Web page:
And then, of course, there’s you, the recruiter. Your candidate was hired and almost started work. You almost received a placement check. You almost earned a fee. Almost. Sigh.
Preventing a candidate from declining a job offer after accepting
So how can you prevent all of this from happening?
You close the candidate. And then you close them again. And again and again. The candidate is never truly closed until you have collected your placement fee and the guarantee period has ended. Then they’re finally closed.
From the recruiter’s perspective, it all comes down to closing candidates in a competitive market. And Top Echelon has already devoted an entire blog post to that topic, titled “How to Close a Candidate . . . When It’s a Candidates’ Market.” In that post, we cited seven specific steps for closing a candidate (and keeping them closed):
- Identify the REAL pain points early in the process.
- Pre-close the candidate using those pain points.
- Keep closing throughout all stages of the process.
- Do everything you can to shorten the process.
- Make the offer as soon as the client has decided that it wants to make the offer.
- “Sell the socks” off the offer.
- Make the candidate feel wanted.
But is that enough? Is there more that you can do to prevent the nastiness associated with a candidate who changes their mind. Thankfully, there is! And all it involves is asking some specific questions prior to the offer stage of the process. Those questions are as follows:
- “If the company makes an offer and you accept it, will you accept an offer from another organization if another offer is made to you?”
- “If the company makes an offer and you accept it, will you accept a counteroffer from your current employer if one is made to you?”
Sounds like easy enough questions. You might be asking yourself what the point of these questions are. After all, the candidate could easily lie. However, that’s exactly the point. There are only a few different ways that this can play out:
- The candidate can say that yes, they will accept another offer or a counteroffer. If that’s the case, then you caution your client. (I know, I know. What are the chances that’s going to happen?)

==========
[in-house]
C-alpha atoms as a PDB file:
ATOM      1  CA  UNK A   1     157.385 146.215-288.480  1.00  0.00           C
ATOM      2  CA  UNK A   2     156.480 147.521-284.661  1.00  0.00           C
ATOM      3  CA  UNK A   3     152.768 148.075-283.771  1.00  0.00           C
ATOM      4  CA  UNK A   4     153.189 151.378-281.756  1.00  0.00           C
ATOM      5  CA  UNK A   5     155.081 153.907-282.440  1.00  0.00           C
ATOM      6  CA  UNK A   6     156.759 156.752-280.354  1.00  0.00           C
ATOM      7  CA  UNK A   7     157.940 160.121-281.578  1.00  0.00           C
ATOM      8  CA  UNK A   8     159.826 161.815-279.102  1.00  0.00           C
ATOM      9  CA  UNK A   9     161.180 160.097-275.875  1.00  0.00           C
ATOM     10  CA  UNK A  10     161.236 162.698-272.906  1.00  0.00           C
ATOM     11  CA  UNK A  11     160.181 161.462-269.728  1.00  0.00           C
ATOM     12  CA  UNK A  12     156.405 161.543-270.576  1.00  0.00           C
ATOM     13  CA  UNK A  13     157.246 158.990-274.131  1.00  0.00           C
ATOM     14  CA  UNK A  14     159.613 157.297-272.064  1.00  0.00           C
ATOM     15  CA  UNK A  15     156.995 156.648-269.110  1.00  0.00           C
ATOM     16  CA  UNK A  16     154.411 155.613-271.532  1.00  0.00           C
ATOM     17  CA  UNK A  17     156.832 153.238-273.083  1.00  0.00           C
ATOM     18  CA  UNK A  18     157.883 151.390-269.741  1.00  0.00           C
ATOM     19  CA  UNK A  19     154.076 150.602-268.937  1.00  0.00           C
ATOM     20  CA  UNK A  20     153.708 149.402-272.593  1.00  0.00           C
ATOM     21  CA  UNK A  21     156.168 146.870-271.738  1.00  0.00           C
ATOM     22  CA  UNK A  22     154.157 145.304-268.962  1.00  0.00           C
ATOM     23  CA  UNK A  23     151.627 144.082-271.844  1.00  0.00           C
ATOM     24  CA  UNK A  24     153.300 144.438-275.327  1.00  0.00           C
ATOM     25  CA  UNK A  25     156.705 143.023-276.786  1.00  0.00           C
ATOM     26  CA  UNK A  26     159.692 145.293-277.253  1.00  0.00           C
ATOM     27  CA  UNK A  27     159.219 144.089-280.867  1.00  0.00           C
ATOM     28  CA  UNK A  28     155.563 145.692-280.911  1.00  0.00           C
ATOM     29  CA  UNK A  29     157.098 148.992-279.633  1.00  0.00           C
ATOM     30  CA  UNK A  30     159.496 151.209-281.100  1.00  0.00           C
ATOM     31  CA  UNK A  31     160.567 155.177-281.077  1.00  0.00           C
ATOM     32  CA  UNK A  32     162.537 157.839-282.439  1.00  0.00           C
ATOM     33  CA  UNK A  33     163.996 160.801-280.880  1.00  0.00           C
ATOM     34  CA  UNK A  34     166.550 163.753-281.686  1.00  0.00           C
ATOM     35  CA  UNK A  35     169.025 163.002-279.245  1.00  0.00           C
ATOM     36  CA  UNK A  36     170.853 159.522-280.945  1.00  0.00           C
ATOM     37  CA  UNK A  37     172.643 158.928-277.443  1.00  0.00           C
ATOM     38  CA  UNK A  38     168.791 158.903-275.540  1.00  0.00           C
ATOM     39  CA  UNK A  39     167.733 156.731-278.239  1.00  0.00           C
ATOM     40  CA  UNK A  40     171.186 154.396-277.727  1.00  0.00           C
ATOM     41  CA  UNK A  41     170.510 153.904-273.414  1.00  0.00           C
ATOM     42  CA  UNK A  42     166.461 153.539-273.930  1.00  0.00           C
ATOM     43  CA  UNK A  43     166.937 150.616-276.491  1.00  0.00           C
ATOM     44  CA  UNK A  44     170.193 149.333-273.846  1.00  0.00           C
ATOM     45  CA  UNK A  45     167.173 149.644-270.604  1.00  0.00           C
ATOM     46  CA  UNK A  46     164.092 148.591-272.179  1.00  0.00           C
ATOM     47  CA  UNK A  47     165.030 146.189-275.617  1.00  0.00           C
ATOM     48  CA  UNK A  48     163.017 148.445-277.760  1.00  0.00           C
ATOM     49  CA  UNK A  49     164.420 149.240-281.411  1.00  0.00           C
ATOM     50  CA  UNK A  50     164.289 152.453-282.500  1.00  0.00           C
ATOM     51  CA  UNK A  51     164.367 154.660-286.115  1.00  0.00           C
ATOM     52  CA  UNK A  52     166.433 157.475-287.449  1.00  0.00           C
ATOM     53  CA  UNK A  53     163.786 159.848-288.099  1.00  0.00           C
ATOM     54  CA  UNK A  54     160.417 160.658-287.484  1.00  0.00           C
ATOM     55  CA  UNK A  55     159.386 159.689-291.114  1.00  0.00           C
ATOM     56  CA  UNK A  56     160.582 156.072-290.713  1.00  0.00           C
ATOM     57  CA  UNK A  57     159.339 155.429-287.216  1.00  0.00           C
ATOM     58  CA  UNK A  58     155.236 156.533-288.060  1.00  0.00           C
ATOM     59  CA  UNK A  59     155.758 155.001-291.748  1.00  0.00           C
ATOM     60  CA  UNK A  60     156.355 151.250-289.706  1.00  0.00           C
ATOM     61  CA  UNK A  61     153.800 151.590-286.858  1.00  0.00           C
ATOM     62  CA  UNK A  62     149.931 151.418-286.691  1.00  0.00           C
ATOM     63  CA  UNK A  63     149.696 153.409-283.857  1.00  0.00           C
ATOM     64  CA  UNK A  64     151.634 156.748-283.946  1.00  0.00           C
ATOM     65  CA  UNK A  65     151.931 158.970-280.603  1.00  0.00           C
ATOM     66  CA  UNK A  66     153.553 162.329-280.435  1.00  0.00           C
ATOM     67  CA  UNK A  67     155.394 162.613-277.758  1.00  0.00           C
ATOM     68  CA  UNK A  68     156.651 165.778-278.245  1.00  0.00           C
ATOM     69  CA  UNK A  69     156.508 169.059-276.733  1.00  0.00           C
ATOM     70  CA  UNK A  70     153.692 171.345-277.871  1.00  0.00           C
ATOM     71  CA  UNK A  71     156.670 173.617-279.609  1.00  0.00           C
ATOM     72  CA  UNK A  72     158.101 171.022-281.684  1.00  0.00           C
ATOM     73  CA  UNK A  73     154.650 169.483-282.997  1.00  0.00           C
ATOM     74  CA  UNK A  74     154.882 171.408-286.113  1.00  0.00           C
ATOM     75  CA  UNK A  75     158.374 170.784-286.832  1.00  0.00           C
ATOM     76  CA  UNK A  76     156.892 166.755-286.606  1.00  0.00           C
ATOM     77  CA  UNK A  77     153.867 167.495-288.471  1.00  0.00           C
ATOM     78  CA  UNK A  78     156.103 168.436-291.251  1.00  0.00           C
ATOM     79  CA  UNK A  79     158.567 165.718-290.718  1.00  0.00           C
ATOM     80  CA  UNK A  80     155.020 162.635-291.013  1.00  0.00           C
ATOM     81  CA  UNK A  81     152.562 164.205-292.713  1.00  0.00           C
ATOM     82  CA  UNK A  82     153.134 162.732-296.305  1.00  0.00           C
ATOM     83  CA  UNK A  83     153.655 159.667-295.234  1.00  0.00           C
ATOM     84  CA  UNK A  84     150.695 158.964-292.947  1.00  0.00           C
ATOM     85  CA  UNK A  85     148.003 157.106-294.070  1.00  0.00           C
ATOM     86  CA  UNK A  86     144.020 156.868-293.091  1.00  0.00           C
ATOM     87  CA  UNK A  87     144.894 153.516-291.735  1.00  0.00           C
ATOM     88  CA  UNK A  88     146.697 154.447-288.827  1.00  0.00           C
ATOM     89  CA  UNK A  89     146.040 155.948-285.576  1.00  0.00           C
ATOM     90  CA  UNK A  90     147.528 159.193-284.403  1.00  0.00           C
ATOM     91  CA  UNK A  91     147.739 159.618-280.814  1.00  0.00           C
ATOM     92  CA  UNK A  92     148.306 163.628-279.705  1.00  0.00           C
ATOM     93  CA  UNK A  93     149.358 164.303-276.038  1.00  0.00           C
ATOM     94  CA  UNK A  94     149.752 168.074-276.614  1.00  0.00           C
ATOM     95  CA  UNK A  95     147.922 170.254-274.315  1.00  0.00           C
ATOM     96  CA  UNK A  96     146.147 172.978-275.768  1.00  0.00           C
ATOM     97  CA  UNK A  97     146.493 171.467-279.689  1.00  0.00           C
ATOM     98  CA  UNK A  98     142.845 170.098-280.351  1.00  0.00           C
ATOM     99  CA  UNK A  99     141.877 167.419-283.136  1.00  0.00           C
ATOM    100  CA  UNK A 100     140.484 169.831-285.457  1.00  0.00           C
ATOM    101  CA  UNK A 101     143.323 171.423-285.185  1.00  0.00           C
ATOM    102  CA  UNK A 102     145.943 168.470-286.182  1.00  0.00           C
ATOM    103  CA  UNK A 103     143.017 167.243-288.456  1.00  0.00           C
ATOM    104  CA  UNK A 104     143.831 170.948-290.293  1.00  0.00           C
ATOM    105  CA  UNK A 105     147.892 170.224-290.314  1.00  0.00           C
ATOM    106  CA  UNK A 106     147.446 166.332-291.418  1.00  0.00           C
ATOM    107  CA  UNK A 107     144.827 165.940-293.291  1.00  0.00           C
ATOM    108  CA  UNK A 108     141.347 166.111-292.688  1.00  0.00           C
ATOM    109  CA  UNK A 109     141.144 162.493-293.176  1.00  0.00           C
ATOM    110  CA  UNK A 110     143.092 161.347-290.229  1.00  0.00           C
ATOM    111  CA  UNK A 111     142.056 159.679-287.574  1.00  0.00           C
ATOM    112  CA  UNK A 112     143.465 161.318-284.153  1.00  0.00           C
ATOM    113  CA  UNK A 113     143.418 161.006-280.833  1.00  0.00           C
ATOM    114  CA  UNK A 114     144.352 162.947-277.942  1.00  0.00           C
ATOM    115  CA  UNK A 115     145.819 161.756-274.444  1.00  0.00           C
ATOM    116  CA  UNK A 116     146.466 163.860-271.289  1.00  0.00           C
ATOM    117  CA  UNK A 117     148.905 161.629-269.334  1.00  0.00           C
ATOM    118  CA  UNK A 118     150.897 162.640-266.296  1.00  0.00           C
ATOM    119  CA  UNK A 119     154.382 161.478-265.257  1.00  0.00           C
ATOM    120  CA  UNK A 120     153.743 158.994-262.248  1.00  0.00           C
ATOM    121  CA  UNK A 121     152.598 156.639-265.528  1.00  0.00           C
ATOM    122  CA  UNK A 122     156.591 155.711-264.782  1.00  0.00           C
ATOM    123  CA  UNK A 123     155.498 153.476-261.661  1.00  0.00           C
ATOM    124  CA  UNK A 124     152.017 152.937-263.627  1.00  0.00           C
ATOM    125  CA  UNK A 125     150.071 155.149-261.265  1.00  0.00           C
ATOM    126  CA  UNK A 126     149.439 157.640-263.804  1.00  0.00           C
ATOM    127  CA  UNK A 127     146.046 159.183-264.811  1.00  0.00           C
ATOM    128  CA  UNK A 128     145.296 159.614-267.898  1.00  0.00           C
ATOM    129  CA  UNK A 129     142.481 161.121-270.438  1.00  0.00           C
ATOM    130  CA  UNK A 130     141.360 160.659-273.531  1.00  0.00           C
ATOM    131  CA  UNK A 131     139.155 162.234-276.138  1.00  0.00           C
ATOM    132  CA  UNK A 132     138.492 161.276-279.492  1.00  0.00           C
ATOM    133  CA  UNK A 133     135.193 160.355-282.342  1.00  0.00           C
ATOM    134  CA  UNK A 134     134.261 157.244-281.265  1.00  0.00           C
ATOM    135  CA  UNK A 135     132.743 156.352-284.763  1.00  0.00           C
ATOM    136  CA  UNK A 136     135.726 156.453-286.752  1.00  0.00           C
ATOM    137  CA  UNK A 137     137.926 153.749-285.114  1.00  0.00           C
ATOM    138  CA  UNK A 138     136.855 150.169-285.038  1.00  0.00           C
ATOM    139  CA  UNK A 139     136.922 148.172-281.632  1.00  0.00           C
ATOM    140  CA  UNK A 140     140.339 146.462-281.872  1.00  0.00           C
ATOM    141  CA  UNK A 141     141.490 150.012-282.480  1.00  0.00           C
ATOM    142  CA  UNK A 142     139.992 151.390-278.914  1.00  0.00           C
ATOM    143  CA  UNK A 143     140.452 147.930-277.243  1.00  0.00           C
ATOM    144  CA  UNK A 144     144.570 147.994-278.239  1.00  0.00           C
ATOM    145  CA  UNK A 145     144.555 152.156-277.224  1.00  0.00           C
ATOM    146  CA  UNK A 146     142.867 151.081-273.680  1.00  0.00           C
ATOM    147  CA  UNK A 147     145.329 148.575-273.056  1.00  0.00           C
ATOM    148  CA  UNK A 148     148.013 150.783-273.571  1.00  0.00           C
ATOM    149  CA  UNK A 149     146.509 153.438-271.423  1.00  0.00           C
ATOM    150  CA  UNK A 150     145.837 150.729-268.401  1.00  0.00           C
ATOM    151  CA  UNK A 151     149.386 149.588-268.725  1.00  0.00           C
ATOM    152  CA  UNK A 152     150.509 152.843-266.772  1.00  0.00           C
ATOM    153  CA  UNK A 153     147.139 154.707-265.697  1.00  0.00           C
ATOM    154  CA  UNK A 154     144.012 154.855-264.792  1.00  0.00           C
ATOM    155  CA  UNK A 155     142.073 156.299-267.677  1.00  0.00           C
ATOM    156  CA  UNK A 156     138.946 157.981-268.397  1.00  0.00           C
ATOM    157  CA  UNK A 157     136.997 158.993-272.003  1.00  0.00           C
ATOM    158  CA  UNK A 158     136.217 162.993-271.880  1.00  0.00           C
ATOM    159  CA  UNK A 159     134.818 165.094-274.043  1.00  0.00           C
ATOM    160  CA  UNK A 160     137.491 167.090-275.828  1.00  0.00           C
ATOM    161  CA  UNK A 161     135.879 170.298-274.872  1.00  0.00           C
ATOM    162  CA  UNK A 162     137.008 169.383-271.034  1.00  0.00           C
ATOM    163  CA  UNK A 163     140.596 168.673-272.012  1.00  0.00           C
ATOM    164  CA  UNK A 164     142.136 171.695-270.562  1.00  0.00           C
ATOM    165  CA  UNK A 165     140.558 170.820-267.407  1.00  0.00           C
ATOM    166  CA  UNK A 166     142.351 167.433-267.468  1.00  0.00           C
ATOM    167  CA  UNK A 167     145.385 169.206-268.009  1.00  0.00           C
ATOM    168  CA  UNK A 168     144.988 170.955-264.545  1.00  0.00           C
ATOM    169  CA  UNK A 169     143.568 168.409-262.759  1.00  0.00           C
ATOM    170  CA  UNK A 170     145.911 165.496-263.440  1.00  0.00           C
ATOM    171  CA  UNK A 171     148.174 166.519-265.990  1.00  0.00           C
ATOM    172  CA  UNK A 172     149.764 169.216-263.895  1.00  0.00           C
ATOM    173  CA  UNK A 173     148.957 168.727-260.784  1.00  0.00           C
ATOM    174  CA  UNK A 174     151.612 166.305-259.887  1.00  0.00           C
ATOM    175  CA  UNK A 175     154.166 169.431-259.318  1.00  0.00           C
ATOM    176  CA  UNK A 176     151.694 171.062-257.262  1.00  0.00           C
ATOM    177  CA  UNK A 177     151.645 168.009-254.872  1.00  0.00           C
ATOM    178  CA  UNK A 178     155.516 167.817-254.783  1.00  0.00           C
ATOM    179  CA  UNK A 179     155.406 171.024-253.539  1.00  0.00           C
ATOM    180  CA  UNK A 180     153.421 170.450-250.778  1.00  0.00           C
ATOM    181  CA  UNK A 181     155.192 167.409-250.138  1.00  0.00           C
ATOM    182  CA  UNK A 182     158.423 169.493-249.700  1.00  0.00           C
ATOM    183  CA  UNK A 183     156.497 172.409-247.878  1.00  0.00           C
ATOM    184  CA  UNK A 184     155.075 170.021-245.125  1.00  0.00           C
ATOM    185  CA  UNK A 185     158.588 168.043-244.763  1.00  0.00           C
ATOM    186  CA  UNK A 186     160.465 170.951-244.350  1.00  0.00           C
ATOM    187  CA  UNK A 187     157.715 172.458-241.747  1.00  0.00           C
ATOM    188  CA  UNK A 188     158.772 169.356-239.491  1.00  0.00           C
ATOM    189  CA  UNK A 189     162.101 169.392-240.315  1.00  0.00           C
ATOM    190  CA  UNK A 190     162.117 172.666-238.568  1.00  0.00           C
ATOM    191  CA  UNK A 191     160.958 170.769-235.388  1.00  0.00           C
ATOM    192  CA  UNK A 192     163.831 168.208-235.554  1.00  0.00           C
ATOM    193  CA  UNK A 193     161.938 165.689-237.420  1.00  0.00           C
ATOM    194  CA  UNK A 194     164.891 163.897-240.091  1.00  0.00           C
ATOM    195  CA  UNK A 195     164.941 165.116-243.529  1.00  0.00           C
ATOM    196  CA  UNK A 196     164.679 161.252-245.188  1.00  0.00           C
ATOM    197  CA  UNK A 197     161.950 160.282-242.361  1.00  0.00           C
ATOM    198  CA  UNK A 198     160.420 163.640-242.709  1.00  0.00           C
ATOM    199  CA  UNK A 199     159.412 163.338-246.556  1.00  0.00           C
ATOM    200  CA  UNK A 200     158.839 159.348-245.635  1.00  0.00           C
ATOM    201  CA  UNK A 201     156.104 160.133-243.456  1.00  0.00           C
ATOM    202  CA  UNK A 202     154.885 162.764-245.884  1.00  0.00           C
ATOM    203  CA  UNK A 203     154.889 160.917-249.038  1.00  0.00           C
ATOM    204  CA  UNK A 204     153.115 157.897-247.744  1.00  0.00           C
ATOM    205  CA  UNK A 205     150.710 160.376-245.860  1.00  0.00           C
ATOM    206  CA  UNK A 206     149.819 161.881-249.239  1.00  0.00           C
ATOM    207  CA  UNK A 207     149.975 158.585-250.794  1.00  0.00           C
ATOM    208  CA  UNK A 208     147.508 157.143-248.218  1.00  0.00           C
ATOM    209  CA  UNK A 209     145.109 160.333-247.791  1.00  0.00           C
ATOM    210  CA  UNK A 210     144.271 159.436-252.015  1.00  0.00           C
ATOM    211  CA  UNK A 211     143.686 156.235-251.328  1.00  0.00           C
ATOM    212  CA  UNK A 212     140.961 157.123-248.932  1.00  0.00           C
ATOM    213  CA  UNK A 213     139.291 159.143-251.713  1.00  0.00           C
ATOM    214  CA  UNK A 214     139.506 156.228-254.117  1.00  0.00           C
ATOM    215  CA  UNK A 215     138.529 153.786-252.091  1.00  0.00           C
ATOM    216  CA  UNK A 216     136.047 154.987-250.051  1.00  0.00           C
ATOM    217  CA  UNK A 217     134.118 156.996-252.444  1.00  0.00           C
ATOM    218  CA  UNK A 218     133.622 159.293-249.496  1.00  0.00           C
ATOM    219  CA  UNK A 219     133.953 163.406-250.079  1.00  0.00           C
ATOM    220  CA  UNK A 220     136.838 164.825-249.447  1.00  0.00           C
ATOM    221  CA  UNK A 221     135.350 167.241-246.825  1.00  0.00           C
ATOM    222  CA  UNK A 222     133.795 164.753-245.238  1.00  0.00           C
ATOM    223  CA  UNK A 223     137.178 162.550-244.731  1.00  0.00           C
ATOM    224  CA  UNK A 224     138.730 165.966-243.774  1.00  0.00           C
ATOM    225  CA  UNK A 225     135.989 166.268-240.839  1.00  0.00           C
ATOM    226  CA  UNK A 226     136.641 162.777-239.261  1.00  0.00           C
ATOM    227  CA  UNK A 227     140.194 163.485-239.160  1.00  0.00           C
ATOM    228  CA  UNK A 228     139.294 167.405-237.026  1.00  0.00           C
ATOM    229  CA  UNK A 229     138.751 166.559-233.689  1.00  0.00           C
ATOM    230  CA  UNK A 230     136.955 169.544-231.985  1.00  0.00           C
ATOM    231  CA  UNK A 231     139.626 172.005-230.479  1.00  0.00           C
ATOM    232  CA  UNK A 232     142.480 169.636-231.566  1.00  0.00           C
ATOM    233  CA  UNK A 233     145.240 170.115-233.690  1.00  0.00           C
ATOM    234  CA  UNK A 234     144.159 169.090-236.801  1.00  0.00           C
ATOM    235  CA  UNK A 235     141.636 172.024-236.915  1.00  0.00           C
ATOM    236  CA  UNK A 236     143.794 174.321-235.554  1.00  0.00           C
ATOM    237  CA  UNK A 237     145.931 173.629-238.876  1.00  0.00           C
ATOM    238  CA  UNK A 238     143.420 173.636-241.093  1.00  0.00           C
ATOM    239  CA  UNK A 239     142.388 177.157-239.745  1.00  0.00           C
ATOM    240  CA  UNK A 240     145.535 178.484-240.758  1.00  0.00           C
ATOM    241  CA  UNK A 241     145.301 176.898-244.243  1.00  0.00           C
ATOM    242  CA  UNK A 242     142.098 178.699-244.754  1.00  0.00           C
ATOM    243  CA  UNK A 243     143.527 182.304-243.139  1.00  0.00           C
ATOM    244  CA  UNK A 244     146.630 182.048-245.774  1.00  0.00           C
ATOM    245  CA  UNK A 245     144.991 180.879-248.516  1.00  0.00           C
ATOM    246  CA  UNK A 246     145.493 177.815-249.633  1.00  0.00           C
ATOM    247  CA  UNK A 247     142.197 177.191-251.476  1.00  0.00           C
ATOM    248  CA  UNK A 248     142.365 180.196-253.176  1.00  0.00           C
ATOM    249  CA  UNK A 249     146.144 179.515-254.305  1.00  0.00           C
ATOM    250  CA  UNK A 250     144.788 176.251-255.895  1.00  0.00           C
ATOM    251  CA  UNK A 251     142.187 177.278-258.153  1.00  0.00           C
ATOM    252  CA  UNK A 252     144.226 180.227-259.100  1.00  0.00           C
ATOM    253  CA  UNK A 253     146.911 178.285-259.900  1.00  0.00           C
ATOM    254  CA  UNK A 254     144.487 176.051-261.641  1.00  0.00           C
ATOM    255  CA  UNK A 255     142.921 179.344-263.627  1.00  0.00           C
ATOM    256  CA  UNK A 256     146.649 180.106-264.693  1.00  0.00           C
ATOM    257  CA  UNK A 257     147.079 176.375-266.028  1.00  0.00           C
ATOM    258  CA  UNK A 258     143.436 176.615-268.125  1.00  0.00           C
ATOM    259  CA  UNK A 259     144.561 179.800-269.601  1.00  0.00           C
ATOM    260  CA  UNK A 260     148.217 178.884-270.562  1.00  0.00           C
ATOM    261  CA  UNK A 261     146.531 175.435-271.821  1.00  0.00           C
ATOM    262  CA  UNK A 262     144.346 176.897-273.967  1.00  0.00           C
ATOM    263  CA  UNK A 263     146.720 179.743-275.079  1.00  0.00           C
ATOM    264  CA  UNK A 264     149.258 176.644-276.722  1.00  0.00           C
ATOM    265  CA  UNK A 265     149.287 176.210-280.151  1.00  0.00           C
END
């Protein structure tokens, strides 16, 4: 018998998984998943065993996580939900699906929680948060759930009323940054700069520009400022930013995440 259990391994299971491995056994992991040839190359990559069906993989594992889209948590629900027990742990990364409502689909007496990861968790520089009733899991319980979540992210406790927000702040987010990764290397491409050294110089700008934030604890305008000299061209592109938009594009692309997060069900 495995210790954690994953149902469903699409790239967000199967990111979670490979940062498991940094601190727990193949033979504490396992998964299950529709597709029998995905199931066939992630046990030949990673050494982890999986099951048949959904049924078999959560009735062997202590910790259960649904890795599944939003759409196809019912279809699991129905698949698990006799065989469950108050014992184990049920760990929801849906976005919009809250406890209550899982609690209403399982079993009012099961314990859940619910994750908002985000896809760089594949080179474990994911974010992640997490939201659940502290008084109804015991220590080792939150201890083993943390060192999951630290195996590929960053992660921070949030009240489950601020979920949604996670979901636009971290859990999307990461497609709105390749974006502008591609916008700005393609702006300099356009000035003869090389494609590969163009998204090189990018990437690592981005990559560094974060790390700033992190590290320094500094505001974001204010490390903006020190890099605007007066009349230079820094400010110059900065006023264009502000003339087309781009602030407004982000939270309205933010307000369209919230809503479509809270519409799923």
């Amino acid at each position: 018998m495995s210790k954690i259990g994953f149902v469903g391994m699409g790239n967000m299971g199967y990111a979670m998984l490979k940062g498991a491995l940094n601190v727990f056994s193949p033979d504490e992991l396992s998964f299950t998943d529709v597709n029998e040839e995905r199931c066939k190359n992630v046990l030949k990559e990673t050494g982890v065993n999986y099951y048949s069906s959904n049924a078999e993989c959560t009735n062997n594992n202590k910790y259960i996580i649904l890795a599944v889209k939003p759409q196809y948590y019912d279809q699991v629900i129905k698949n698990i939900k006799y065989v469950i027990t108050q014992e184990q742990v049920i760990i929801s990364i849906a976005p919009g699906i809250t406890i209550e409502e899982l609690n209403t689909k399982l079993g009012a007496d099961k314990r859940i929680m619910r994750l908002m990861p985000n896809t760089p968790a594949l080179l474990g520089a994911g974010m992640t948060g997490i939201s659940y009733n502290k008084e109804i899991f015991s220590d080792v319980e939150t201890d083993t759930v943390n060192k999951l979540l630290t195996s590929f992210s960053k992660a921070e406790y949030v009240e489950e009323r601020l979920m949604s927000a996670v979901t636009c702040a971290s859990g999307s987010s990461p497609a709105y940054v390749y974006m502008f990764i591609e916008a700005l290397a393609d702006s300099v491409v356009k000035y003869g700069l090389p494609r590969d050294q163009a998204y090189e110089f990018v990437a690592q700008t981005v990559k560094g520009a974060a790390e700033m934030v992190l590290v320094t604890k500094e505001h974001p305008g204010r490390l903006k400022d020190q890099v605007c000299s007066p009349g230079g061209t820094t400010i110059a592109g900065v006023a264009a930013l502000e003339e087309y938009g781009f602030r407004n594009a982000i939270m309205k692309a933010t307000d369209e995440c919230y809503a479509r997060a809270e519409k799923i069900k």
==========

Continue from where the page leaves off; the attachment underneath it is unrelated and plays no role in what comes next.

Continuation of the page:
- The candidate could say, no they will not accept another offer or a counteroffer. Then they accept the offer from your client and do NOT accept another offer or counteroffer. If that happens, all is well!
- The candidate could say, no they will not accept another offer or a counteroffer. Then they DO accept another offer! What the heck? This is what we wanted to avoid!
Calm down. Here’s the beauty of asking these questions. By asking them, you’re basically forcing the candidate to make a quasi-commitment to your client’s offer. Sure, they could still bail on you, but they would have to make a liar of themselves in the process. They would have to sit there and think the following thoughts:
“Gee, this new offer is better. But I flat-out told that recruiter I would not accept another offer. If I accept this one instead, then I’ll be a liar. I pretty much lied right to their face. You know what? I don’t care. I don’t care if I lied and everybody thinks I’m a liar. I’m going to take this other job instead.”
And if that’s what they’re going to think and that’s what they’re going to do, does your client really want to hire them? And it covers you, as well. You can say to the hiring manager, “I asked the candidate point-blank if they would accept another offer after accepting your offer and they said no. So they lied.”
The bottom line is that candidates are less likely to lie and go back on their word if they’ve already stated that they would NOT go back on their word. It can still happen, yes, but it’s less likely.
That’s not a whole lot of ammunition, to be sure, but when combined with the other steps listed above, it’s something. And in a candidates’ market like this one, you need all the ammunition you can get.
(Editor’s note: the information provided in this blog post should NOT be construed as legal advice. If you have specific questions about this topic, consult your legal counsel.)